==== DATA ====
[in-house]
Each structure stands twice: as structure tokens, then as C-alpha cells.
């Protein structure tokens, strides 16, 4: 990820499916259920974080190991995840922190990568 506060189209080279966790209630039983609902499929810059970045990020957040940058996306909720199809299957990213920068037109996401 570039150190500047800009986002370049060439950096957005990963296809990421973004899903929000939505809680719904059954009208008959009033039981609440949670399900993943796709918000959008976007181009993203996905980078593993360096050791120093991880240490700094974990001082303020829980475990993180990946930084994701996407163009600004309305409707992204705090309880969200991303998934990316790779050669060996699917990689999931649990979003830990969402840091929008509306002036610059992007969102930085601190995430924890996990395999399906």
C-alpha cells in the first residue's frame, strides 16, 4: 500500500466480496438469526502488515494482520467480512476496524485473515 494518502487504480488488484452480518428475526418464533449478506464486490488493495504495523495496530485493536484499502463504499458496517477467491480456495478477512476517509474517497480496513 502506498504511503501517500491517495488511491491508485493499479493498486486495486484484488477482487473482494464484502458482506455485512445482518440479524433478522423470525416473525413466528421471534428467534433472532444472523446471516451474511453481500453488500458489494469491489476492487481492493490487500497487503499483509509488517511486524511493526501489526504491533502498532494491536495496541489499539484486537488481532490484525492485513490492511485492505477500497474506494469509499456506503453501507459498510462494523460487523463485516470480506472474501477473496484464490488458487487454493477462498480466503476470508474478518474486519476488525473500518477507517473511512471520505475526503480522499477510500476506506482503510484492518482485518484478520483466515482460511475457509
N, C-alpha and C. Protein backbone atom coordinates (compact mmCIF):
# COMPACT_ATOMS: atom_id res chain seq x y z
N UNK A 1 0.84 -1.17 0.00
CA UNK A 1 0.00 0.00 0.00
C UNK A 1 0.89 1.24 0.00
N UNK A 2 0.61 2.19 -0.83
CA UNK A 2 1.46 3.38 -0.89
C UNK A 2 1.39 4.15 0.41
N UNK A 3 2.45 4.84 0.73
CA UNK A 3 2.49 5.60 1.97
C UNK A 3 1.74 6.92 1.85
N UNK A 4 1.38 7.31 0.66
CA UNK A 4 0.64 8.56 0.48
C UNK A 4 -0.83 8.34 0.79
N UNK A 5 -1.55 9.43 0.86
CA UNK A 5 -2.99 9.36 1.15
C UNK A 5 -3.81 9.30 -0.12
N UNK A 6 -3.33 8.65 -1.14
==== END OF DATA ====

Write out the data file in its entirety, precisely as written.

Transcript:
[in-house]
Each structure stands twice: as structure tokens, then as C-alpha cells.
């Protein structure tokens, strides 16, 4: 990820499916259920974080190991995840922190990568 506060189209080279966790209630039983609902499929810059970045990020957040940058996306909720199809299957990213920068037109996401 570039150190500047800009986002370049060439950096957005990963296809990421973004899903929000939505809680719904059954009208008959009033039981609440949670399900993943796709918000959008976007181009993203996905980078593993360096050791120093991880240490700094974990001082303020829980475990993180990946930084994701996407163009600004309305409707992204705090309880969200991303998934990316790779050669060996699917990689999931649990979003830990969402840091929008509306002036610059992007969102930085601190995430924890996990395999399906």
C-alpha cells in the first residue's frame, strides 16, 4: 500500500466480496438469526502488515494482520467480512476496524485473515 494518502487504480488488484452480518428475526418464533449478506464486490488493495504495523495496530485493536484499502463504499458496517477467491480456495478477512476517509474517497480496513 502506498504511503501517500491517495488511491491508485493499479493498486486495486484484488477482487473482494464484502458482506455485512445482518440479524433478522423470525416473525413466528421471534428467534433472532444472523446471516451474511453481500453488500458489494469491489476492487481492493490487500497487503499483509509488517511486524511493526501489526504491533502498532494491536495496541489499539484486537488481532490484525492485513490492511485492505477500497474506494469509499456506503453501507459498510462494523460487523463485516470480506472474501477473496484464490488458487487454493477462498480466503476470508474478518474486519476488525473500518477507517473511512471520505475526503480522499477510500476506506482503510484492518482485518484478520483466515482460511475457509
N, C-alpha and C. Protein backbone atom coordinates (compact mmCIF):
# COMPACT_ATOMS: atom_id res chain seq x y z
N UNK A 1 0.84 -1.17 0.00
CA UNK A 1 0.00 0.00 0.00
C UNK A 1 0.89 1.24 0.00
N UNK A 2 0.61 2.19 -0.83
CA UNK A 2 1.46 3.38 -0.89
C UNK A 2 1.39 4.15 0.41
N UNK A 3 2.45 4.84 0.73
CA UNK A 3 2.49 5.60 1.97
C UNK A 3 1.74 6.92 1.85
N UNK A 4 1.38 7.31 0.66
CA UNK A 4 0.64 8.56 0.48
C UNK A 4 -0.83 8.34 0.79
N UNK A 5 -1.55 9.43 0.86
CA UNK A 5 -2.99 9.36 1.15
C UNK A 5 -3.81 9.30 -0.12
N UNK A 6 -3.33 8.65 -1.14